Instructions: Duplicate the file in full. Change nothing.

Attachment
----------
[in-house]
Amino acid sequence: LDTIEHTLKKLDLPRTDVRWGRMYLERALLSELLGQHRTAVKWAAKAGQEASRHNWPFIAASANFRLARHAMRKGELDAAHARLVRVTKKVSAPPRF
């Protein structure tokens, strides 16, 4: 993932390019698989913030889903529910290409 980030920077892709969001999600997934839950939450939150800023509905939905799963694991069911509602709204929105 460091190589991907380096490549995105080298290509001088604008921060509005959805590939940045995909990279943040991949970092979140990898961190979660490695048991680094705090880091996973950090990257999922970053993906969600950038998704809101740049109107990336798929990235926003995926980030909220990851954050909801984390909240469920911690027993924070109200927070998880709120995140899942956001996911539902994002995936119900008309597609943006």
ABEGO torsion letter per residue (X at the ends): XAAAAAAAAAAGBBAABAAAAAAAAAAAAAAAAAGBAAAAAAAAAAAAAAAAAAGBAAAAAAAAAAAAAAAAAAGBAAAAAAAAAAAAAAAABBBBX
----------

[in-house]
Amino acid sequence: LDTIEHTLKKLDLPRTDVRWGRMYLERALLSELLGQHRTAVKWAAKAGQEASRHNWPFIAASANFRLARHAMRKGELDAAHARLVRVTKKVSAPPRF
């Protein structure tokens, strides 16, 4: 993932390019698989913030889903529910290409 980030920077892709969001999600997934839950939450939150800023509905939905799963694991069911509602709204929105 460091190589991907380096490549995105080298290509001088604008921060509005959805590939940045995909990279943040991949970092979140990898961190979660490695048991680094705090880091996973950090990257999922970053993906969600950038998704809101740049109107990336798929990235926003995926980030909220990851954050909801984390909240469920911690027993924070109200927070998880709120995140899942956001996911539902994002995936119900008309597609943006």
ABEGO torsion letter per residue (X at the ends): XAAAAAAAAAAGBBAABAAAAAAAAAAAAAAAAAGBAAAAAAAAAAAAAAAAAAGBAAAAAAAAAAAAAAAAAAGBAAAAAAAAAAAAAAAABBBBX